DDR RAM has two versions DDR (also DDRI) and DDR2 (or DDRII)
DDR supports DDR-200, DDR-266, DDR-333, DDR-400 (mainstream) and DDR-533 (rare)
DDR2 supports DDR-400, DDR-533 (mainstream) and rare/expensive DDR-667, DDR-800, DDR-1066
Things to consider when shopping for a hard drive:
The interface of a drive is how the hard drive comunicates with the rest of the computer. The following hard driver interfaces are avalible:
IDE cables can be distinguished by their wide 40-pin connector, coloured first-pin wire, and usually white "ribbon" style cables. This technology is rapidly deteriorating, as it cannot keep up with the increasing speed of current hard drives. IDE based hard drives do not exceed 7,200 RPM.
SATA drives reach up to 10,000 RPM. If you want Serial ATA, you will either need to purchase a motherboard that supports it, or purchase a PCI card that will allow you to connect your hard drive. Note that only certain motherboard implementations will allow you to install Windows XP to a Serial ATA hard drive.
SCSI, although more expensive and less user friendly, is usualy worthwile on high performance workstations and servers. Few consumer desktop motherboards built today support SCSI, and for building a new computer, the work needed to implement it may be outweighed by the relative simplicity and performance of IDE and SATA. SCSI hard drives can reach rotational speeds of up to 15,000 RPM, though these are generaly prohibitively expensive.
USB or IEEE1394 can be used for connecting external drives. An external drive enclosure can convert an internal drive to an external drive.
The cache of a Hard drive is a faster media than the hard drive itself, which is normally 2MB (in low-end), 8MB (standard), or 16MB (large disks only) large. The existence of a cache increases the speeds of retrieving short bursts of information, and also prefetches data. Most modern hard drives have 8MB cache, improving performance with a relatively small price difference when compared to 2MB.
3.5 inches is usually used in desktops.
2.5 inches is usually used in laptops.
As a rule-of-thumb minimum, you will need a hard drive capable of holding at least 20GB, although the largest drives available on the market can contain 1TB (1000GB). Few people will need disks this large - for most people, somewhere in the range of 80-200GB will be sufficient. The amount of space you will need can depend on many factors, such as how many high-end games and programs you want to install, how many media files you wish to store, or how many high-quality videos you want to render. It is usually better to get a hard drive with a capacity slightly larger than you anticipate using, in case you need more in the future. However, should you run out of space, you may add an additional hard drive if you have any free IDE or Serial ATA connectors, or through an external interface, such as USB or FireWire.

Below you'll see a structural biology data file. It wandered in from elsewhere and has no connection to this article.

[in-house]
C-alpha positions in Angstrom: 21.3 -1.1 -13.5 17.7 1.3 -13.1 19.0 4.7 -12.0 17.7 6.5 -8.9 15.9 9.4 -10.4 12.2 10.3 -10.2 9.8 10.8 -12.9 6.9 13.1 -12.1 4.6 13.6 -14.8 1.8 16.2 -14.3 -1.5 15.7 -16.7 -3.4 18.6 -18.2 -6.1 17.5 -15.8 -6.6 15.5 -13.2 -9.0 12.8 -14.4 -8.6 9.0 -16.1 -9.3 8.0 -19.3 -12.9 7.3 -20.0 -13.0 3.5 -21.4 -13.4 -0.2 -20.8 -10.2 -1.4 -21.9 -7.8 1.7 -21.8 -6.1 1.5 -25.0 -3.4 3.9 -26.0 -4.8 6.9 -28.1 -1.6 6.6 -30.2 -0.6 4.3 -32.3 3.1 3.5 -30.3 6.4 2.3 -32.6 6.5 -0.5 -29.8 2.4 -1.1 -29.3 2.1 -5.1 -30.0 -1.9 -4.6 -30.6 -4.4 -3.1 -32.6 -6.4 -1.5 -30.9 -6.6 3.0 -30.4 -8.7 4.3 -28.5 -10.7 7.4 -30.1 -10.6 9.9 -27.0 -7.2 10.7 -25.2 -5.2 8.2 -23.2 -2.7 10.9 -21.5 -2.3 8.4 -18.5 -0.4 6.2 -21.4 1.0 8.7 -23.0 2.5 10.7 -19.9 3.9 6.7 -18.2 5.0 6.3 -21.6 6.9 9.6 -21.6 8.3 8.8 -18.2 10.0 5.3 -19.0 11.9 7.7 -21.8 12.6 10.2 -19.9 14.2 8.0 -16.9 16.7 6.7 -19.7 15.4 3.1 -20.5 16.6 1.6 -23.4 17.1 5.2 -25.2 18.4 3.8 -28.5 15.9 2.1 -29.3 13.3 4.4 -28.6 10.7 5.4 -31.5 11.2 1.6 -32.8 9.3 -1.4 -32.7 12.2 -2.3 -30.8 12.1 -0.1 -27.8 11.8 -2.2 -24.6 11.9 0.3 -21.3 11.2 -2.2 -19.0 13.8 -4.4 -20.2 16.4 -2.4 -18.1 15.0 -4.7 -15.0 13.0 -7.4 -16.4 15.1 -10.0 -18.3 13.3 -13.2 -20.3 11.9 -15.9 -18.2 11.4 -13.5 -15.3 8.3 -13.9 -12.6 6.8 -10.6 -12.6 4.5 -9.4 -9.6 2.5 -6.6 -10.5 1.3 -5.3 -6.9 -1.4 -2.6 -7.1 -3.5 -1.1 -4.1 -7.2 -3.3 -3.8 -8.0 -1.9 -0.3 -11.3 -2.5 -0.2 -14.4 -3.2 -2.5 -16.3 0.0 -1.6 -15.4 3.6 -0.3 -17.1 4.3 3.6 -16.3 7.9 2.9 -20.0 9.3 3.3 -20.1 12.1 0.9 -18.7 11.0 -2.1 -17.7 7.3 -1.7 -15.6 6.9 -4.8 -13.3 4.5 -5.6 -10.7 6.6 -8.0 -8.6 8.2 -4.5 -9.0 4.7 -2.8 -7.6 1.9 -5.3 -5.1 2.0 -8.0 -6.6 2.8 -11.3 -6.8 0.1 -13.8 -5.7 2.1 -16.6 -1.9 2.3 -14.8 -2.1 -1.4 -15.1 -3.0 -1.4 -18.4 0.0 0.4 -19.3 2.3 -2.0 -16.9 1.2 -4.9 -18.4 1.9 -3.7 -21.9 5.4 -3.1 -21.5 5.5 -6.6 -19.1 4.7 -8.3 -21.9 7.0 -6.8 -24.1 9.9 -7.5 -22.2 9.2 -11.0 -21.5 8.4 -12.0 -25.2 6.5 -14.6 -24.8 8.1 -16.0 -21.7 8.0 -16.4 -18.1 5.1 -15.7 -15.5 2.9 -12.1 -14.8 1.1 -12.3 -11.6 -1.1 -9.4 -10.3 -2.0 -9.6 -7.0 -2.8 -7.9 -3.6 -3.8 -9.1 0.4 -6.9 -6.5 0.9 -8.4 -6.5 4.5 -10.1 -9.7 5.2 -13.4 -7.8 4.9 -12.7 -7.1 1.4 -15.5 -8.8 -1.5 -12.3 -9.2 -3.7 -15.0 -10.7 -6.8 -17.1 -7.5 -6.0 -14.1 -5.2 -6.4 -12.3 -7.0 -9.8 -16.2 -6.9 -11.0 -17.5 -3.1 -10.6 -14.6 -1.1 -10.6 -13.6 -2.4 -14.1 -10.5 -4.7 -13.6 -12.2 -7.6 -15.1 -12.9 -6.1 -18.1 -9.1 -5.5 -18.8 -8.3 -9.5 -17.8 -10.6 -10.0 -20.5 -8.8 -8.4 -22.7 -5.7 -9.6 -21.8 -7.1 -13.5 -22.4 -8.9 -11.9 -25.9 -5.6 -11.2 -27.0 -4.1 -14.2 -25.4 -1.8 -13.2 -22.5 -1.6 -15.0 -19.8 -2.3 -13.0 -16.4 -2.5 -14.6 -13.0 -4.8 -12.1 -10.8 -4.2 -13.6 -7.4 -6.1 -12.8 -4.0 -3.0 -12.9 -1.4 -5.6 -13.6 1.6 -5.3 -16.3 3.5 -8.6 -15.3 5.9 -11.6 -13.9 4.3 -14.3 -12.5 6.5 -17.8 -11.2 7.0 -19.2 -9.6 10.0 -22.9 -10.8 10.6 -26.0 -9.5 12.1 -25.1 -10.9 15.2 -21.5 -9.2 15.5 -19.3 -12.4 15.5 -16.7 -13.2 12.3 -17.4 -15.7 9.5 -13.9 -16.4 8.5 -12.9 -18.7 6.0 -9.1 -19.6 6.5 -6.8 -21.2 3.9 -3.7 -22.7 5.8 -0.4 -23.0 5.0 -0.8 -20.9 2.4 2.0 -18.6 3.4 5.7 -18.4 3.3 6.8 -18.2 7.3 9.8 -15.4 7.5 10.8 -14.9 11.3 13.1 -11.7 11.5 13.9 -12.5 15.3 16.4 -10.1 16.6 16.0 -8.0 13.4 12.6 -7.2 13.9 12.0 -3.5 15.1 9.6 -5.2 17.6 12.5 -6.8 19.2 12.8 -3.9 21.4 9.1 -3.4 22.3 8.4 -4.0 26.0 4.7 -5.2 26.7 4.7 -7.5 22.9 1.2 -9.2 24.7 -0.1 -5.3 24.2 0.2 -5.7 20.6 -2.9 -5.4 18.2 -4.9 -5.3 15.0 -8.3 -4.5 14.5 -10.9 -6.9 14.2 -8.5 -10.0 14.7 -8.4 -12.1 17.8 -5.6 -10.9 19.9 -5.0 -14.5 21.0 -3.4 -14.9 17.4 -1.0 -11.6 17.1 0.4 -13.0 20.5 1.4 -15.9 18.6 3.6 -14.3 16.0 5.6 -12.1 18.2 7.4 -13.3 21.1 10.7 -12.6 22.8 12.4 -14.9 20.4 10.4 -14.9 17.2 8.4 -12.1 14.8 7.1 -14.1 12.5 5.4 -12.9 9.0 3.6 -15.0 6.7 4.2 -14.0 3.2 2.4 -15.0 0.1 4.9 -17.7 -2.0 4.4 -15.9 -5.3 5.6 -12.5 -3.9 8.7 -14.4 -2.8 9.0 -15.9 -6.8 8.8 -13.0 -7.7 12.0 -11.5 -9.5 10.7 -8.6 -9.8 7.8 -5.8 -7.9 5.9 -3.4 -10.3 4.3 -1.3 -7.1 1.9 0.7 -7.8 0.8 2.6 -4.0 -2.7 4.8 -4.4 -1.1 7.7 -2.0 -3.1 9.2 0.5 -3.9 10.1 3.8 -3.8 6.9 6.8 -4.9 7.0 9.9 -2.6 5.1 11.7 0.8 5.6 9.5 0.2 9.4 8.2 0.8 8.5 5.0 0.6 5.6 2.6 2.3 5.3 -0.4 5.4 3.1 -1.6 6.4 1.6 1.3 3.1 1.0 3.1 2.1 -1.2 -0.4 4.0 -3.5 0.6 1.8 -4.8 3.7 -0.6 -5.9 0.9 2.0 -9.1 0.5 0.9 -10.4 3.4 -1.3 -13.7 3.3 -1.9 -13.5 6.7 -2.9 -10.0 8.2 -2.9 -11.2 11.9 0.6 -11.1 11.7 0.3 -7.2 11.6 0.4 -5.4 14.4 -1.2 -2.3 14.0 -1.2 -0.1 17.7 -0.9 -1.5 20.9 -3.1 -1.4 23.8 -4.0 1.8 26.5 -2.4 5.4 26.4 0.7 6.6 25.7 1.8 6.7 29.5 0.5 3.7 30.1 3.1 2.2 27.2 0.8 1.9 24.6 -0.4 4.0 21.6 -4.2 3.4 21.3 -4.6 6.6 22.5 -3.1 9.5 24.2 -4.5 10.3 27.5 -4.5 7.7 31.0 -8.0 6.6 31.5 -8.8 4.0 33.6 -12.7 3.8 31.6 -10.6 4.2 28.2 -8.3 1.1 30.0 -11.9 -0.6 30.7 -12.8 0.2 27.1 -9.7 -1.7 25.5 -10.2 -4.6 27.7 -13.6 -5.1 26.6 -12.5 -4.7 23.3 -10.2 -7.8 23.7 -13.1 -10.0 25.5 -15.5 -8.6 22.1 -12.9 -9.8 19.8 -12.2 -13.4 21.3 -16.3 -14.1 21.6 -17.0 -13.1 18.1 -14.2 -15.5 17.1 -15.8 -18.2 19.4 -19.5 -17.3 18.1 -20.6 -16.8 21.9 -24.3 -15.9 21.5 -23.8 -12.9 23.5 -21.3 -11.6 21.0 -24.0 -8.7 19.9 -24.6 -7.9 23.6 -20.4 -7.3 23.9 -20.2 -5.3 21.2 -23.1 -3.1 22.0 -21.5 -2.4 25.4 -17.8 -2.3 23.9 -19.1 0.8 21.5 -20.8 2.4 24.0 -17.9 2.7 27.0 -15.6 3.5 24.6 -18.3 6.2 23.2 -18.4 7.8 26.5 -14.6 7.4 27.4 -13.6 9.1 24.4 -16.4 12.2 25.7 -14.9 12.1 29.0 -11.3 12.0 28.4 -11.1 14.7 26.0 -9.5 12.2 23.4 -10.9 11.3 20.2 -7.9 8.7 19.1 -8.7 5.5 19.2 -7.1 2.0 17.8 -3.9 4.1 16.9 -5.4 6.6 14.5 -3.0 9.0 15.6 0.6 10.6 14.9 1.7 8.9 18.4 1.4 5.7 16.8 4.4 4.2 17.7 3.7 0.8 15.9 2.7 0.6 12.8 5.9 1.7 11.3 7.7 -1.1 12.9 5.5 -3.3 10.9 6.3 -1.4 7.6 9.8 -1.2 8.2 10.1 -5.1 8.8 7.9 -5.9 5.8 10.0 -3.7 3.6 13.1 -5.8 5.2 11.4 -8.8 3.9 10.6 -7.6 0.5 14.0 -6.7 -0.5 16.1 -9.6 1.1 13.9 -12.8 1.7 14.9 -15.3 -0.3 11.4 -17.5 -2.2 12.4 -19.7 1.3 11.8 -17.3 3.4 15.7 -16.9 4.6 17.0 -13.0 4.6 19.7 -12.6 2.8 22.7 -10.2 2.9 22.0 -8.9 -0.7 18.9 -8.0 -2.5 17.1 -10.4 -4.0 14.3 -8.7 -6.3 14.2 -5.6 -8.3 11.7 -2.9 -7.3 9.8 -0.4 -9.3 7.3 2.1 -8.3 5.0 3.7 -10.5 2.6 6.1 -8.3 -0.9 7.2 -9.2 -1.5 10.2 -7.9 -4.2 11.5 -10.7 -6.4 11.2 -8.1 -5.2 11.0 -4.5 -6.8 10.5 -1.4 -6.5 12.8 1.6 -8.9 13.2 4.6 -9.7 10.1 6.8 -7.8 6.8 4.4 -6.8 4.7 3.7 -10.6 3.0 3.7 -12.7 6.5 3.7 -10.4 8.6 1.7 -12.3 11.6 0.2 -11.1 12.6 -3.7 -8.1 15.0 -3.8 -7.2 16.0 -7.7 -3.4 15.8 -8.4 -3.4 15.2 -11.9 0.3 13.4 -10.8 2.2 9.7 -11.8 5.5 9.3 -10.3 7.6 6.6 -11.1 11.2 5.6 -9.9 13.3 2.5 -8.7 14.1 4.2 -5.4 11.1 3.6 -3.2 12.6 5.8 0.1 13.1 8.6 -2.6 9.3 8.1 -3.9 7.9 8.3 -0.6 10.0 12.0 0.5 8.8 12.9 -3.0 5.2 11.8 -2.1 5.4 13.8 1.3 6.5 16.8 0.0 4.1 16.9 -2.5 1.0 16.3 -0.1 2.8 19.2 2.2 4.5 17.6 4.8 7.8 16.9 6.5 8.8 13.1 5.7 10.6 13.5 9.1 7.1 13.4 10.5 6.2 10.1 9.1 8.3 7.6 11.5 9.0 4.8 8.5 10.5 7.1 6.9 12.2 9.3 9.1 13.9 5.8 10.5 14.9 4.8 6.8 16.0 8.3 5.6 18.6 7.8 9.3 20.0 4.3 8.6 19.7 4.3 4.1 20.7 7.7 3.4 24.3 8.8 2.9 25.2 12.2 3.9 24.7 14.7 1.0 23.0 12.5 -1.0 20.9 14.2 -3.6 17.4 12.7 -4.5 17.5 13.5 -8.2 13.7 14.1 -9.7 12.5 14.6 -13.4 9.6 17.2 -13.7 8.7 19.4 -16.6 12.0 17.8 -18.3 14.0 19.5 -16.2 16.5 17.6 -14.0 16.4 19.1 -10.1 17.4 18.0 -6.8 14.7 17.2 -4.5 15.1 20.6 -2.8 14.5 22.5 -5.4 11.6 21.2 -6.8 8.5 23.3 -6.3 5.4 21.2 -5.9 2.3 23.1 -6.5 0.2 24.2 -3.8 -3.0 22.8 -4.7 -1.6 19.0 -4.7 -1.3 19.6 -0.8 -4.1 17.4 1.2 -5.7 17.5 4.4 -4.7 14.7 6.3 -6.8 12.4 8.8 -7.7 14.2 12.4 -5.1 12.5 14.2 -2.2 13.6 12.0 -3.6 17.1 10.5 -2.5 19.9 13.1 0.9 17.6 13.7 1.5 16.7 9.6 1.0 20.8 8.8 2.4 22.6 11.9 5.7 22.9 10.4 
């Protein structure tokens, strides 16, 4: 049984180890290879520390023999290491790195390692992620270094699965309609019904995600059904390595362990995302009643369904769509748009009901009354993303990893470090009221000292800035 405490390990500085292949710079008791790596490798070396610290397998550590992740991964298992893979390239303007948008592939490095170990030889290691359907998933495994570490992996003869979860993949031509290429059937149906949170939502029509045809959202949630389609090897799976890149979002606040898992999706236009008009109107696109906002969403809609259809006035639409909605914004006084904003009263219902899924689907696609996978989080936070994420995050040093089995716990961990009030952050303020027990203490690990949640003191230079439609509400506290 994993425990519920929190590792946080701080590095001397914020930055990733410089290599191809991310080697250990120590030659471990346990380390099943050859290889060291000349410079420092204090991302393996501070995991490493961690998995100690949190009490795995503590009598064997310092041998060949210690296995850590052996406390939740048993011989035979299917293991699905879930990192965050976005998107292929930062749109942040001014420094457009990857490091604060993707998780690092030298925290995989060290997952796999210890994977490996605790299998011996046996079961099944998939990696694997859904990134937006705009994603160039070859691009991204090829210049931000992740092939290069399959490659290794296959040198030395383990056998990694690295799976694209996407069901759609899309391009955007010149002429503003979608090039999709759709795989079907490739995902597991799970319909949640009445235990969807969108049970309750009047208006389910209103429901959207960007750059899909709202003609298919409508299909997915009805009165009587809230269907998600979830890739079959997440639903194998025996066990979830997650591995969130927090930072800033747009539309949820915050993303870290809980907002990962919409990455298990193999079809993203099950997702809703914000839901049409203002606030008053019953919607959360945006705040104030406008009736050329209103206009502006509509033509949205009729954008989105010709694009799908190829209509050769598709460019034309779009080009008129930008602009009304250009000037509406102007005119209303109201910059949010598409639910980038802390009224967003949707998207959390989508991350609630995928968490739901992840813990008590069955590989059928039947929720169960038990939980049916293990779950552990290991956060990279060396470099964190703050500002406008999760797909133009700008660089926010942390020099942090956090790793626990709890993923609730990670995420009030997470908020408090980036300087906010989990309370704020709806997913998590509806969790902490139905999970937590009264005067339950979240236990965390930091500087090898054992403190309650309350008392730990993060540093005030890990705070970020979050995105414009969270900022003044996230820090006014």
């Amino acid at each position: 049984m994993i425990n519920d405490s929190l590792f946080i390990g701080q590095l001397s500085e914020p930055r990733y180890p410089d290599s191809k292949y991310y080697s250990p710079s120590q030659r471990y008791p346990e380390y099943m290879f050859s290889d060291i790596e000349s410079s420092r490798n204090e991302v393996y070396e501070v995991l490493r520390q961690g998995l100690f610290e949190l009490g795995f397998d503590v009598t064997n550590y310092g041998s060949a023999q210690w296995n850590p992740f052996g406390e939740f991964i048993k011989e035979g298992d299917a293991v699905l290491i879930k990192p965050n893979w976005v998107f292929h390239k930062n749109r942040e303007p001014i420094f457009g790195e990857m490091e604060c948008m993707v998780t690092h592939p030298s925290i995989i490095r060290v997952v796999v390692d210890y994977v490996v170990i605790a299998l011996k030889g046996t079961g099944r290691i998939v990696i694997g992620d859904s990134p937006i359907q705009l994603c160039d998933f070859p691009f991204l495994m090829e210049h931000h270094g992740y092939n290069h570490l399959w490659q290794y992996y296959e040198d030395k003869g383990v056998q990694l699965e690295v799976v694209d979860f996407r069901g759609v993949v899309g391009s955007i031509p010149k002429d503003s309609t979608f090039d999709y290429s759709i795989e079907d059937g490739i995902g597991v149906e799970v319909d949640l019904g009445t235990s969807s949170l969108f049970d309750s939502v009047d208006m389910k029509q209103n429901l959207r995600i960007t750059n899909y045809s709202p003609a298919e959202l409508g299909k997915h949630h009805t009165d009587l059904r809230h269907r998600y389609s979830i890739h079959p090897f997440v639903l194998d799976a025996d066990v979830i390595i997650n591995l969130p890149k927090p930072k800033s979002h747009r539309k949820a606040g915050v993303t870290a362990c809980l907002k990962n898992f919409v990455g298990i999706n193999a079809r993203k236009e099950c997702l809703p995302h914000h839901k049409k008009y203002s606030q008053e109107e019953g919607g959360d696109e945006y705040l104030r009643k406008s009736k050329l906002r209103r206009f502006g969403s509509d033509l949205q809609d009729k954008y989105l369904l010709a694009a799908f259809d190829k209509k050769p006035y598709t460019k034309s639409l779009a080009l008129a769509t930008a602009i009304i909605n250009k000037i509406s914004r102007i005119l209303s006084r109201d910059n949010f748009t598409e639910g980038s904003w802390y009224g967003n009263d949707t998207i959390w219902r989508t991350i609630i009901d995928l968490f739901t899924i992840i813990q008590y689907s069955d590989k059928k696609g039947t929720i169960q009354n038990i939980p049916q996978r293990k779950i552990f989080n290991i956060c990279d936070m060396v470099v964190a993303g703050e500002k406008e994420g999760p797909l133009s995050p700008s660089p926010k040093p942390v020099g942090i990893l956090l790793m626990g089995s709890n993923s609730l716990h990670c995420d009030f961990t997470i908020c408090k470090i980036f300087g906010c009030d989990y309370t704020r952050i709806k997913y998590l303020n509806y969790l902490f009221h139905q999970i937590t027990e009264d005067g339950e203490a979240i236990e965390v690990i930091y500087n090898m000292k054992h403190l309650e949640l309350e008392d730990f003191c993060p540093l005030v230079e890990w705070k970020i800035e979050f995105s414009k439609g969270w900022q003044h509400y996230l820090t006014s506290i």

The speed that the hard drives platters spin at. However drives above 7,200 RPM usually have limited capacity, and a much higher price than 7,200RPM drives of the same capacity, making drives above 7,200RPM not ideal for the desktop.
Many manufactures offer warranties ranging from 30 days (typically OEM) up to five years. It is well worth spending an extra few dollars to extend the drive warranty as long as possible.
These components are important to your computer, but are not as central and necessary as the Core Components.
For a computer to use a display for monitoring it will need some form of video card into which a display can be plugged. The majority of home and office computers, which predominatly use 2D graphics for office applications and web surfing can use an 'onboard' or integrated graphic processor which will be included on most low to mid range mainboards. For building a computer for gaming, or 3D modelling, a good quality graphics card will be needed.
Currently, two companies dominate the 3D graphics accelerator market nVIDIA and ATI. nVIDIA and ATI build their own graphics products, and license their technologies to other companies. Each brand's similar models have comparable performance levels, and each brand has its own supporters. Video cards have their own RAM, and many of the same rules that dominate the motherboard RAM field apply here: the more RAM, and the faster it is, the better the performance will be. Most applications require at least 32MB of video RAM, although 128MB is rapidly becoming the new standard. On the other end, 512MB video cards top the consumer end of the video card market. As a rule of thumb, if you want a high end video card, you need a minimum of 128MB of video memory -- preferably 256MB. Don't be fooled, though; memory is only part of the card and the actual video processor is more important than the memory. It is important to understand that an integrated graphics card uses the system's RAM, and relies heavily on your system's CPU. This will mean slow performance for graphic-intensive software, such as games.